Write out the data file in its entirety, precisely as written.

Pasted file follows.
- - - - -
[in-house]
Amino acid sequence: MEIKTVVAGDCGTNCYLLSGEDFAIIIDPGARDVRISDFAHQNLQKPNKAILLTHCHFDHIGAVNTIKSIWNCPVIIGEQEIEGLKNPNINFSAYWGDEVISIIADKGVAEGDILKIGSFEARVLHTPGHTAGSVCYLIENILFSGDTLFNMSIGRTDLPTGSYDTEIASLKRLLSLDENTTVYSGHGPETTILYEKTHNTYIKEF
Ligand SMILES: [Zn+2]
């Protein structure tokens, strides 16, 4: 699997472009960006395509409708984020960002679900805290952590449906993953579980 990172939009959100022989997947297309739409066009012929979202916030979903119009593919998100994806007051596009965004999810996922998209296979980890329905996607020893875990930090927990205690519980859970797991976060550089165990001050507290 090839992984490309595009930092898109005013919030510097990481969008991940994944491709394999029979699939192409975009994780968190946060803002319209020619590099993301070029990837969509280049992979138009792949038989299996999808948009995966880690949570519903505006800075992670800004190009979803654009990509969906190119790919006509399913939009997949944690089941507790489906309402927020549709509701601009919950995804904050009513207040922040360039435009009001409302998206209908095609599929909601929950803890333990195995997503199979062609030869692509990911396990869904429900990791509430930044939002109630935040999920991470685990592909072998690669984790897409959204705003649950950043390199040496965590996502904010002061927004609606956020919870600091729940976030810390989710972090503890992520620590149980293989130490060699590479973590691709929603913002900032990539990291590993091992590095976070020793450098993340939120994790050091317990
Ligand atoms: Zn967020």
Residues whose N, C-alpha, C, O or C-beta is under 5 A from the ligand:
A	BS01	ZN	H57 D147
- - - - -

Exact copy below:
[in-house]
Amino acid sequence: MEIKTVVAGDCGTNCYLLSGEDFAIIIDPGARDVRISDFAHQNLQKPNKAILLTHCHFDHIGAVNTIKSIWNCPVIIGEQEIEGLKNPNINFSAYWGDEVISIIADKGVAEGDILKIGSFEARVLHTPGHTAGSVCYLIENILFSGDTLFNMSIGRTDLPTGSYDTEIASLKRLLSLDENTTVYSGHGPETTILYEKTHNTYIKEF
Ligand SMILES: [Zn+2]
């Protein structure tokens, strides 16, 4: 699997472009960006395509409708984020960002679900805290952590449906993953579980 990172939009959100022989997947297309739409066009012929979202916030979903119009593919998100994806007051596009965004999810996922998209296979980890329905996607020893875990930090927990205690519980859970797991976060550089165990001050507290 090839992984490309595009930092898109005013919030510097990481969008991940994944491709394999029979699939192409975009994780968190946060803002319209020619590099993301070029990837969509280049992979138009792949038989299996999808948009995966880690949570519903505006800075992670800004190009979803654009990509969906190119790919006509399913939009997949944690089941507790489906309402927020549709509701601009919950995804904050009513207040922040360039435009009001409302998206209908095609599929909601929950803890333990195995997503199979062609030869692509990911396990869904429900990791509430930044939002109630935040999920991470685990592909072998690669984790897409959204705003649950950043390199040496965590996502904010002061927004609606956020919870600091729940976030810390989710972090503890992520620590149980293989130490060699590479973590691709929603913002900032990539990291590993091992590095976070020793450098993340939120994790050091317990
Ligand atoms: Zn967020």
Residues whose N, C-alpha, C, O or C-beta is under 5 A from the ligand:
A	BS01	ZN	H57 D147